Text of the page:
Fans turn up; West Indies didn’t
By Avenash Ramzan at Providence
(SEE SCOREBOARD BELOW)
Mood swing is a natural phenomenon in human beings. For West Indies, it seems like their birthright to effortlessly invoke those emotions.
The jubilation and enthusiasm of Friday’s miraculous win scripted by Jason Mohammed and Ashley Nurse vanished two days later as despair and discontentment lurked at Providence on a hot Sunday afternoon.
It wasn’t the type of performance that the thousands who came out expected, even if they were in denial about the consistent level of inconsistency that has plagued the regional side.
For the first 40 overs of the game, West Indies had the remote on Pakistan batters. The next 10 hit a bumpy road. In the first 14 overs of the chase, the wheels came off. For the remainder of the innings, it was about damage control.
Done and dusted when Jason Holder looped a catch to Babar Azam running in from long-off to hand Hasan Ali a maiden five-fer, West Indies’ 74-run defeat meant they have yet again failed to win two ODI matches on the trot. August 2014 against Bangladesh was the last time the Caribbean side managed to pull off two or more successive wins.
After loose bowling in the last 10 overs allowed Pakistan to dash to 282, West Indies top five seemed in a hurry to force a decider on Tuesday. With the exception of Evin Lewis and Kieran Powell to an extent, injudicious shot selection- a salient trait of modern-day West Indies teams- again raised its ugly head.
Not that Pakistan didn’t bowl well. They created the opportunities and West Indies simply obliged. Chadwick Walton’s rush of blood, skying a short of a length delivery from Junaid Khan to mid-on, set the wheel in motion.
An over later, Lewis was beaten for pace. Four overs after Shai Hope slapped a short and wide delivery straight to point. Kieran Powell was struck plumb in front. And Mohammed’s sweep shot ballooned for the keeper to complete a diving catch.
One delivery short of the 14th over and half the side back in the hut; only 56 runs to show for their effort, or more aptly, lack thereof. An uphill task confronted the lower-order, and when Jonathon Carter swung at air on his ill-advised sweep shot to a straight one from Mohammed Hafeez, the end seemed near.
Pakistan sensed the kill, but their push for a gigantic margin of victory was stalled by Holder and Nurse, who were clearly not prepared to go down without a fight. Thankfully, a conducive pitch allowed them to be adventurous, and Nurse continued from where he left off on Friday.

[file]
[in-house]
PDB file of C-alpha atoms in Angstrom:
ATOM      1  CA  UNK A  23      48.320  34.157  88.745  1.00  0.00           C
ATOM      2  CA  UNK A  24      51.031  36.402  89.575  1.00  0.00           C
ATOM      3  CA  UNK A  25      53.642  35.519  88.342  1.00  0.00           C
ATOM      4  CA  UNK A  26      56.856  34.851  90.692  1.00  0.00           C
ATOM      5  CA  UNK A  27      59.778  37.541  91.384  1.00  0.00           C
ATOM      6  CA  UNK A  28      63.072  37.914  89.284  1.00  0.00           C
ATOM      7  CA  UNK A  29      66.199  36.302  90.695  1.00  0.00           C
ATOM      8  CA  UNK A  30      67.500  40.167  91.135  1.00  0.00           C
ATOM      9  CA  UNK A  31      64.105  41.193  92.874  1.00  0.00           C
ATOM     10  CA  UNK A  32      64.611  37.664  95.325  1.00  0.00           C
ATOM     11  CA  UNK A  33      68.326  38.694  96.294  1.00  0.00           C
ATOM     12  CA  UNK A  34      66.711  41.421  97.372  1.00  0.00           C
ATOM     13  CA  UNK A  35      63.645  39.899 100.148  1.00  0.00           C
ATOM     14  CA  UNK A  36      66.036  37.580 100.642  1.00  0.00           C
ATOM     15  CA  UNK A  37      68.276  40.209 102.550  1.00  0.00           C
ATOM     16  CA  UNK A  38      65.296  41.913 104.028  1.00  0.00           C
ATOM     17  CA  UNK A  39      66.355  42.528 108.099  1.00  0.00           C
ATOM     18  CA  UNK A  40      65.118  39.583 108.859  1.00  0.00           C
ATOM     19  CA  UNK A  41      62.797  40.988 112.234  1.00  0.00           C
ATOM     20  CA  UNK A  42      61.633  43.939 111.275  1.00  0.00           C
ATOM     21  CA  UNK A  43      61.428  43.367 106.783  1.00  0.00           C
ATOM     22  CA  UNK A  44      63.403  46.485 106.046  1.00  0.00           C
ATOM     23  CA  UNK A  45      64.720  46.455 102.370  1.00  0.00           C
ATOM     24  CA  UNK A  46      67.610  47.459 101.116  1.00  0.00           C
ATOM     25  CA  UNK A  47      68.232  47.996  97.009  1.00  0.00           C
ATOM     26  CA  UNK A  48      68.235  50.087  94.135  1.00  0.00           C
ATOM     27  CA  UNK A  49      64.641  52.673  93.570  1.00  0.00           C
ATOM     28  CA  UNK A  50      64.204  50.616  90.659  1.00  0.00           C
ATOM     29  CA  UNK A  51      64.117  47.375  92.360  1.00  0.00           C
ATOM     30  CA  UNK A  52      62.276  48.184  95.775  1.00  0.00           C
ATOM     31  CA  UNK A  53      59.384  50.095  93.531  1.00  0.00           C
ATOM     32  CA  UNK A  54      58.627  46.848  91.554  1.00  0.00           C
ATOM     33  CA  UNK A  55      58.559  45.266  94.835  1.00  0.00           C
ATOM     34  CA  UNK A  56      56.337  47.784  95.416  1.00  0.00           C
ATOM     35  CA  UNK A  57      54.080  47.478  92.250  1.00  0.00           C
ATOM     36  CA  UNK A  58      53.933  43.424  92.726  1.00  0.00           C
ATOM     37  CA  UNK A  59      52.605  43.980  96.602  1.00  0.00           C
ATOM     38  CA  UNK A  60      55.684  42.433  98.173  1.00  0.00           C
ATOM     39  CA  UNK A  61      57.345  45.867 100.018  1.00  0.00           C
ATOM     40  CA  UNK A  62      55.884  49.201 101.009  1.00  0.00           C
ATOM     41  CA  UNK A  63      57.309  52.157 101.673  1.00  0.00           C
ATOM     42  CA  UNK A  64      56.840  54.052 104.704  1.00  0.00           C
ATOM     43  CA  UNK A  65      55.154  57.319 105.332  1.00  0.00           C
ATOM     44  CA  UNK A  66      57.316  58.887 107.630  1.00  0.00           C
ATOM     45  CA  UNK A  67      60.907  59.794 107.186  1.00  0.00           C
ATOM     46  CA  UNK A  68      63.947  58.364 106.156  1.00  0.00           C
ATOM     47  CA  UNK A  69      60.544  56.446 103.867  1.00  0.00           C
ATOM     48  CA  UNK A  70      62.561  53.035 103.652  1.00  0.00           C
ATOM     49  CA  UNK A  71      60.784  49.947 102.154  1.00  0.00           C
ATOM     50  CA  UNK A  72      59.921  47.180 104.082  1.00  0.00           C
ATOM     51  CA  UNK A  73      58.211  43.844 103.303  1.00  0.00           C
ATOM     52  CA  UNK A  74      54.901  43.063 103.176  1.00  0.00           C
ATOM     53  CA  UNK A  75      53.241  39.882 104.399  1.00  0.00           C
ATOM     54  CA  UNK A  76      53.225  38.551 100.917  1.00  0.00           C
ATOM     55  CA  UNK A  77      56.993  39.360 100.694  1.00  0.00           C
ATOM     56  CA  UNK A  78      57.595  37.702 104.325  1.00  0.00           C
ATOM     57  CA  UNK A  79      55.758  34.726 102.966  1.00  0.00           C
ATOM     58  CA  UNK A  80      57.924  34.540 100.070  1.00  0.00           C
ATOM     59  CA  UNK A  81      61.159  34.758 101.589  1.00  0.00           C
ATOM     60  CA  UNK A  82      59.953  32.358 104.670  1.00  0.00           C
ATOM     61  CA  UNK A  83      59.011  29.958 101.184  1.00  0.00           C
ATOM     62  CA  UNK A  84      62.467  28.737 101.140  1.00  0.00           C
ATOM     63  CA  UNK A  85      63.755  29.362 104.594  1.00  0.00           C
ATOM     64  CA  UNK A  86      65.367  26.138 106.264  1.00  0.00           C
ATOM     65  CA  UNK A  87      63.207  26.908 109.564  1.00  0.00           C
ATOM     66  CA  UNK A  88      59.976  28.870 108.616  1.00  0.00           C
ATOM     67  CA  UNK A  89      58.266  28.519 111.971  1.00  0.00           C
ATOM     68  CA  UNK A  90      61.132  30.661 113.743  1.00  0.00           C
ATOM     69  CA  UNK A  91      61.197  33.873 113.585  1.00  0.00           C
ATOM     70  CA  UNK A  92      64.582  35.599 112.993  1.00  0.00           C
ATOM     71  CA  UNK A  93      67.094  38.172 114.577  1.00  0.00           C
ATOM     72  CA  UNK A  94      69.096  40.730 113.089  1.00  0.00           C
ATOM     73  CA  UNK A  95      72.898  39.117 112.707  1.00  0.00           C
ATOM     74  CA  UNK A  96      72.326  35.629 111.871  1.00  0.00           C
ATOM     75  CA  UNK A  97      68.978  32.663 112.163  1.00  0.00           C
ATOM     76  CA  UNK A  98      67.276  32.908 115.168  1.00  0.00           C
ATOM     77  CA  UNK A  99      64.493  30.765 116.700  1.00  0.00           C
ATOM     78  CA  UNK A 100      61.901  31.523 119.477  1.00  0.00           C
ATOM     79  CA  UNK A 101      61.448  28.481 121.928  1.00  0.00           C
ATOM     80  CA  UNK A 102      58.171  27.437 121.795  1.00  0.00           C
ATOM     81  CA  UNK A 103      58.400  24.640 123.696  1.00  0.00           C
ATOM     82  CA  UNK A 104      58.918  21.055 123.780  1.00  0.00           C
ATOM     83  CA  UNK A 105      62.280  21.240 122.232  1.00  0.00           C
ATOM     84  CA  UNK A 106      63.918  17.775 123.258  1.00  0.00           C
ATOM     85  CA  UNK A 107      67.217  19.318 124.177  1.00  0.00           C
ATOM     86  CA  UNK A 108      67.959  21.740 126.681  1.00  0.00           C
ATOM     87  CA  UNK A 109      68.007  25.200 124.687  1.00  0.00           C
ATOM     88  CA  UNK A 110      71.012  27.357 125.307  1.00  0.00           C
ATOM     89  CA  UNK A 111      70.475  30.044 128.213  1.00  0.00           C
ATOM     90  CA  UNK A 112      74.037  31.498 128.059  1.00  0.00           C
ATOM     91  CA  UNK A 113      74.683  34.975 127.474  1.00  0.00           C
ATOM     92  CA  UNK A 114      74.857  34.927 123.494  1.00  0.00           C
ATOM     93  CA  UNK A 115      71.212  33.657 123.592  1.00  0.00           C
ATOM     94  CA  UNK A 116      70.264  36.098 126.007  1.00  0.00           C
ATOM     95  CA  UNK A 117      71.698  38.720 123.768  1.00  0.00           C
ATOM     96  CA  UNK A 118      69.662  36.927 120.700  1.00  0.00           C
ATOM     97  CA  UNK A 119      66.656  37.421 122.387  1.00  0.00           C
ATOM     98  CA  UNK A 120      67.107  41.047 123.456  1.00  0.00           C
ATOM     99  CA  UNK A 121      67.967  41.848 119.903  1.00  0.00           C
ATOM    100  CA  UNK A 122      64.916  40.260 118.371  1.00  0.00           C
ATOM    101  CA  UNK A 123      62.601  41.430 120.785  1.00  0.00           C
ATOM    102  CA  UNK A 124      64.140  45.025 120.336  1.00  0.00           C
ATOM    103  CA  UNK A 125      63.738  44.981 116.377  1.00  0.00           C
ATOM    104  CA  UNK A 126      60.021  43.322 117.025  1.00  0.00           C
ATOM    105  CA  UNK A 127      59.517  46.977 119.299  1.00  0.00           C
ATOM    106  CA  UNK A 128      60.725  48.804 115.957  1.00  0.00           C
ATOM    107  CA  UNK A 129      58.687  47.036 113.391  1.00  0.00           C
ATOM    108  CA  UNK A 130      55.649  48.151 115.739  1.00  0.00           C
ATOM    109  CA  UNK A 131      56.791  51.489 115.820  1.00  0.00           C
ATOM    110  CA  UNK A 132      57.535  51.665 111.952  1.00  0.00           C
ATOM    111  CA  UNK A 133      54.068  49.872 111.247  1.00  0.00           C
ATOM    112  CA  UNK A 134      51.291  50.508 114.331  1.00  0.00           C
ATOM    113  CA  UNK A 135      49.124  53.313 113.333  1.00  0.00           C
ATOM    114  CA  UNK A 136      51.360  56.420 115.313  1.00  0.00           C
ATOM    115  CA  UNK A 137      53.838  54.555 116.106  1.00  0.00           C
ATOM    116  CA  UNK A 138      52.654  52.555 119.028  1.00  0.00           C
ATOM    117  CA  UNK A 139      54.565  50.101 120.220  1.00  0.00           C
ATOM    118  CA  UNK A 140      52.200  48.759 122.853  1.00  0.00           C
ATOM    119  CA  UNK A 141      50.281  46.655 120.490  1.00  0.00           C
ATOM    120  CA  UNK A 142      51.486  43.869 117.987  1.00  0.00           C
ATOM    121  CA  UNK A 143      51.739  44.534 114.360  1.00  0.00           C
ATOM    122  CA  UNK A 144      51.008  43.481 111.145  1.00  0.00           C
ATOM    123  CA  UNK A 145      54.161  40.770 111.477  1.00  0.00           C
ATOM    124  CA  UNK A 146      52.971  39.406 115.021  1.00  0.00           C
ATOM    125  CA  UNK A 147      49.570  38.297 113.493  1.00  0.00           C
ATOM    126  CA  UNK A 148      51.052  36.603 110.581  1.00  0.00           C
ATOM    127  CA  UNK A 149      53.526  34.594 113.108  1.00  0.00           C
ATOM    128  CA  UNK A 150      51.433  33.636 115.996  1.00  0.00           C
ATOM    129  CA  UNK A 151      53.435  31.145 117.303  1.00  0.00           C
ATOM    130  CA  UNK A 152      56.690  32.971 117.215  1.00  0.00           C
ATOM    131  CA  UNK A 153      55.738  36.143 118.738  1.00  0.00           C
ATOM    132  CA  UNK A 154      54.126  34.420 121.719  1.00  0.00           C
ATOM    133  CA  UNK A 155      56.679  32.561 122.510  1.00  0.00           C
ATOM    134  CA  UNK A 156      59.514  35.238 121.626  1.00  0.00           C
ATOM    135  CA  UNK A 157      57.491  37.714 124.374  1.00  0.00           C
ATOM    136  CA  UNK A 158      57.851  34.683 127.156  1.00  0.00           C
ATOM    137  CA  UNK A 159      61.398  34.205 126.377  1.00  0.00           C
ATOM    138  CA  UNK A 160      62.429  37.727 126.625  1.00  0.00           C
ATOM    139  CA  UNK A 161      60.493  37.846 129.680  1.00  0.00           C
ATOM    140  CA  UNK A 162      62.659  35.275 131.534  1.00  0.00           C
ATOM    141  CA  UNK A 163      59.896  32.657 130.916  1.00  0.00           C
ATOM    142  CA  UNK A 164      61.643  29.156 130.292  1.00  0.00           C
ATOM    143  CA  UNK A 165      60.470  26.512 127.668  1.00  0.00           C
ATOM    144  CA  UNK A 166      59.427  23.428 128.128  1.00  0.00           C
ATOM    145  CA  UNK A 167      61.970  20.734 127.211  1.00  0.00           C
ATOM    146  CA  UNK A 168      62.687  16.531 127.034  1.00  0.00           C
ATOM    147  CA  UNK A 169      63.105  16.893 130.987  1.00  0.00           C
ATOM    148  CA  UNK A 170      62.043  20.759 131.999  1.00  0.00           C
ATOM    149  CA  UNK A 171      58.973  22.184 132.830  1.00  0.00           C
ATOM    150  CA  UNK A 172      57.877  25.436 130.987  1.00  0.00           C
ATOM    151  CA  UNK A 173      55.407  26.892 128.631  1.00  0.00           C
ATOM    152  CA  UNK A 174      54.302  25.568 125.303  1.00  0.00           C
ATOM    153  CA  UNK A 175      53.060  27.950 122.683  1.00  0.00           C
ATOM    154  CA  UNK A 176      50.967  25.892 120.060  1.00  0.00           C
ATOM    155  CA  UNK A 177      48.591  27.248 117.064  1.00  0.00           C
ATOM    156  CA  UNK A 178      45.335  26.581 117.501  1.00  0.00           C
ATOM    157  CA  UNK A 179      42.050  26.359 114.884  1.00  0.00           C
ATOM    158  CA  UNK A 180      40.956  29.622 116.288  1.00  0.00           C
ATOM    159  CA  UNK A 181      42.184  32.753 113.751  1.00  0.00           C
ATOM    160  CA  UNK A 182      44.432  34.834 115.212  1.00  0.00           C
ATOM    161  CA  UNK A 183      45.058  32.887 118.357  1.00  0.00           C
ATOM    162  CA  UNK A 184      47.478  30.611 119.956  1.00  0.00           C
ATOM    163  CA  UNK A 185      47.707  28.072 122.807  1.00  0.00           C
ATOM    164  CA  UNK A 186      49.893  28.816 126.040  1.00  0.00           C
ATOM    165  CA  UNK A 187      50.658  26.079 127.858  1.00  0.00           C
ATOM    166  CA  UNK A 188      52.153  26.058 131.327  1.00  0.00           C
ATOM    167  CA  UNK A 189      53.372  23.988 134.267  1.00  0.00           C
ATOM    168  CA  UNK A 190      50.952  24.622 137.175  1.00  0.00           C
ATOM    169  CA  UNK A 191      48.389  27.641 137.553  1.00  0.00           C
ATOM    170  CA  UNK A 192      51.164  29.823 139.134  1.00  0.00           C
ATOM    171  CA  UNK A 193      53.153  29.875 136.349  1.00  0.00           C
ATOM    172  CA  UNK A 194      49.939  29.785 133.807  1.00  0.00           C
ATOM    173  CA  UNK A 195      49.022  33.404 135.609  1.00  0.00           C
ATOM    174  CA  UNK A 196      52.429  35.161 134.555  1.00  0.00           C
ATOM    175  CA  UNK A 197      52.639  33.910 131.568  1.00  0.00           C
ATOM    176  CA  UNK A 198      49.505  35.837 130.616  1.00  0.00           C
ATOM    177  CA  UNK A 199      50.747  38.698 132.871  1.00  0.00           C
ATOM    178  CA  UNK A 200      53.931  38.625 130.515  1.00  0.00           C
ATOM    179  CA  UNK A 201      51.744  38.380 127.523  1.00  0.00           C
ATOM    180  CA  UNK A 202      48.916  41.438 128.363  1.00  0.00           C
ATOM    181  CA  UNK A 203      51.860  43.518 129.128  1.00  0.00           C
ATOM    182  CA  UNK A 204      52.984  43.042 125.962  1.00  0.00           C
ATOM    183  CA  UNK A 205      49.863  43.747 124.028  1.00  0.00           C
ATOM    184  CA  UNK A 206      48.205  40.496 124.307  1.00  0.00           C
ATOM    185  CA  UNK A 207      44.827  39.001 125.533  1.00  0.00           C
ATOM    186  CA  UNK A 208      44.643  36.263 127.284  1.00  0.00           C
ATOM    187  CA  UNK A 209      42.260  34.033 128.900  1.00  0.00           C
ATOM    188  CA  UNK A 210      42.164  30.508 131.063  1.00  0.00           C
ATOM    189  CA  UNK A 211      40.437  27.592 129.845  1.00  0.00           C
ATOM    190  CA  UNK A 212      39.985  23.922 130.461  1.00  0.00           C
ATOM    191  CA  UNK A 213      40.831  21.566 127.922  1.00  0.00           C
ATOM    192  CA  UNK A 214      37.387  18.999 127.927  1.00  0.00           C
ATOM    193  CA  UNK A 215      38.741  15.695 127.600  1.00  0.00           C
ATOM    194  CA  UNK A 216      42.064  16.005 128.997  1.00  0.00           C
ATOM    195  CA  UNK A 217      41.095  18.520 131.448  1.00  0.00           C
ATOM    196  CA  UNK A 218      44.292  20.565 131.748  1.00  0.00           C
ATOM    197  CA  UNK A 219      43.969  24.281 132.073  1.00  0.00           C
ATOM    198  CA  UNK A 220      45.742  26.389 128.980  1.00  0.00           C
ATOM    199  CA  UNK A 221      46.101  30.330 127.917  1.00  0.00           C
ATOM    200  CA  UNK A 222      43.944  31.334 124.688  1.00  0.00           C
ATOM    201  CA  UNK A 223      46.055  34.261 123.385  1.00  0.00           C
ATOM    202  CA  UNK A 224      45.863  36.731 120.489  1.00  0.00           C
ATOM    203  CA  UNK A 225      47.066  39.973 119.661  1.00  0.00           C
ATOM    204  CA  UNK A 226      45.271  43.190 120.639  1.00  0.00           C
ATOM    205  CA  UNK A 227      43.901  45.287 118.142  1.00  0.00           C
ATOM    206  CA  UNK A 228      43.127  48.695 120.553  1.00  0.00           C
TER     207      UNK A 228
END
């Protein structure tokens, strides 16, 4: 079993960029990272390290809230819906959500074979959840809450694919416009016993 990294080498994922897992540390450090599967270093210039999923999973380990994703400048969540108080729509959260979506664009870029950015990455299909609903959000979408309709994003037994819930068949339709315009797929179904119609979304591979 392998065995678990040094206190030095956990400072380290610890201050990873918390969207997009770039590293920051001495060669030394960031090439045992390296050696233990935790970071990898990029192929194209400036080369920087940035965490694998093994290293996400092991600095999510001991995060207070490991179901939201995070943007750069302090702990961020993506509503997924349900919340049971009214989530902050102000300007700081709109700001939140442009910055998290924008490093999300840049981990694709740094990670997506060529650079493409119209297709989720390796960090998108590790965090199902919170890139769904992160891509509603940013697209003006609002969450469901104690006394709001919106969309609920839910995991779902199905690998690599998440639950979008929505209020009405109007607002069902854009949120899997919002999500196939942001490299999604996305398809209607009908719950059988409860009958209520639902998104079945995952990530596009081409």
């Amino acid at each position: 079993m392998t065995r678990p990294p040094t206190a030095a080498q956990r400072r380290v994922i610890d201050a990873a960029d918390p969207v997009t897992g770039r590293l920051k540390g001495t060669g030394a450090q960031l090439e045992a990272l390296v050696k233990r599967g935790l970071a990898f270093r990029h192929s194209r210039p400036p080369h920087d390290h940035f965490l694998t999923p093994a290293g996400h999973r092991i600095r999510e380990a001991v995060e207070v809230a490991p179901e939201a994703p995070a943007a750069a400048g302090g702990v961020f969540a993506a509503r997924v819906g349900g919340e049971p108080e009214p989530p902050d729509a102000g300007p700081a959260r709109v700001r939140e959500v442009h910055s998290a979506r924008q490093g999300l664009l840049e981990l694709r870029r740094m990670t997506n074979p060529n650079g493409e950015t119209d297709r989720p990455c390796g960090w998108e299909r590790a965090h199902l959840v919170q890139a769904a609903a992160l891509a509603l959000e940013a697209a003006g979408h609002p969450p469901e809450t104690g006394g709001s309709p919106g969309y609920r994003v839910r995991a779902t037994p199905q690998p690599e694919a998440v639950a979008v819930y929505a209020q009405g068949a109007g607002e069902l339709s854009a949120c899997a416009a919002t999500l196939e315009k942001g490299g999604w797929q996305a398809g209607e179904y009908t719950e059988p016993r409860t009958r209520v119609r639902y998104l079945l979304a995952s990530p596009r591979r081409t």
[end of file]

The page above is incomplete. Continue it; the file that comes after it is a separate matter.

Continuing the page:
He dominated a 58-run, seventh-wicket partnership with the skipper, but when Hasan removed him leg before for 44, Pakistan regained the momentum. Devendra Bishoo struck two fours in 18, but his dismissal at 156-8 in the 34th over further shattered West Indies hopes of a come-from-behind win.
Holder and Alzarri Joseph provided some entertainment in a half-century partnership, but their effort only served to reduce the margin of defeat. Holder’s ability with the bat has never been in doubt, and his 68 put the top order, which again was a no-show, to shame.
That Pakistan reached what evolved into an insurmountable total was largely due to the artistry of Babar Azam and the brute of Imad Wasim.
West Indies had kept a stranglehold on proceedings up until the duo joined forces at 183-5 in the 39th over. Babar was well entrenched on 75, effortlessly rotating the strike and picking the gaps, opting against the big shots.
By contrast, Imad seemed perturbed by the slothfulness of Pakistan’s scoring, and took matters in his own hands. Imad’s pair of fours and sixes in an unbeaten 43 off just 35 balls allowed Babar to play more freely and the right-hander opened up in the death overs.
He unleashed three sixes and similar number of fours on his way to a fifth ODI ton and fourth in five innings against West Indies. A magnificent last-ball straight six by Babar off Carter, who was strangely handed the final over, meant Pakistan had raked in 94 off the last 10 overs, 46 of which came in the last three.
It gave Pakistan momentum heading into the break, as West Indies lost the plot. It would spill over in the run-chase, and for the first 14 overs the prospects of a decider on Tuesday became abundantly clear.
Pakistan innings (50 overs maximum)
Ahmed Shehzad c †Hope b Gabriel 5
Kamran Akmal c †Hope b Joseph 21
Babar Azam not out 125
Mohammad Hafeez st †Hope b Nurse 32
Shoaib Malik c †Hope b Bishoo 9
Sarfraz Ahmed*† c Walton b Gabriel 26
Imad Wasim not out 43
Extras (b-1, lb-9, w-9, nb-2) 21
Total (5 wickets; 50 overs) 282
Fall of wickets: 1-16 (Ahmed Shehzad, 4.5 ov), 2-44 (Kamran Akmal, 8.6 ov), 3-113 (Mohammad Hafeez, 25.0 ov), 4-128 (Shoaib Malik, 28.5 ov), 5-183 (Sarfraz Ahmed, 38.4 ov)
Bowling: ST Gabriel 10-1-50-2 (1-nb, 2-w), JO Holder 9-0-48-0 (1-w), AS Joseph 9-0-69-1 (1-nb, 3-w), D Bishoo 10-0-40-1, AR Nurse 10-0-42-1 (3-w), JL Carter 2-0-23-0
West Indies innings (target: 283 runs from 50 overs)
E Lewis lbw b Mohammad Amir 13
CAK Walton c Hasan Ali b Junaid Khan 10
SD Hope† c Shadab Khan b Hasan Ali 15
KOA Powell lbw b Hasan Ali 11
JL Carter lbw b Hafeez 12
JN Mohammed c †Ahmed b Hafeez 1
JO Holder* c Babar Azam b Hasan Ali 68
AR Nurse lbw b Hasan Ali 44
D Bishoo lbw b Shadab Khan 16
AS Joseph c Babar Azam b Hasan Ali 15
ST Gabriel not out 0
Extras (lb-1, w-2) 3
Total (all out; 44.5 overs) 208
Fall of wickets: 1-22 (Walton, 3.1 ov), 2-27 (Lewis, 4.2 ov), 3-46 (Hope, 8.2 ov), 4-51 (Powell, 10.1 ov), 5-56 (Mohammed, 13.5 ov), 6-75 (Carter, 17.4 ov), 7-133 (Nurse, 28.6 ov), 8-156 (Bishoo, 33.6 ov), 9-208 (Joseph, 44.1 ov), 10-208 (Holder, 44.5 ov)
Bowling: Mohammad Amir 7-1-36-1, Junaid Khan 6-0-41-1 (1-w), Hasan Ali 8.5-1-38-5, Mohammad Hafeez 6-0-23-2, Imad Wasim 7-0-29-0 (1-w), Shadab Khan 10-1-40-1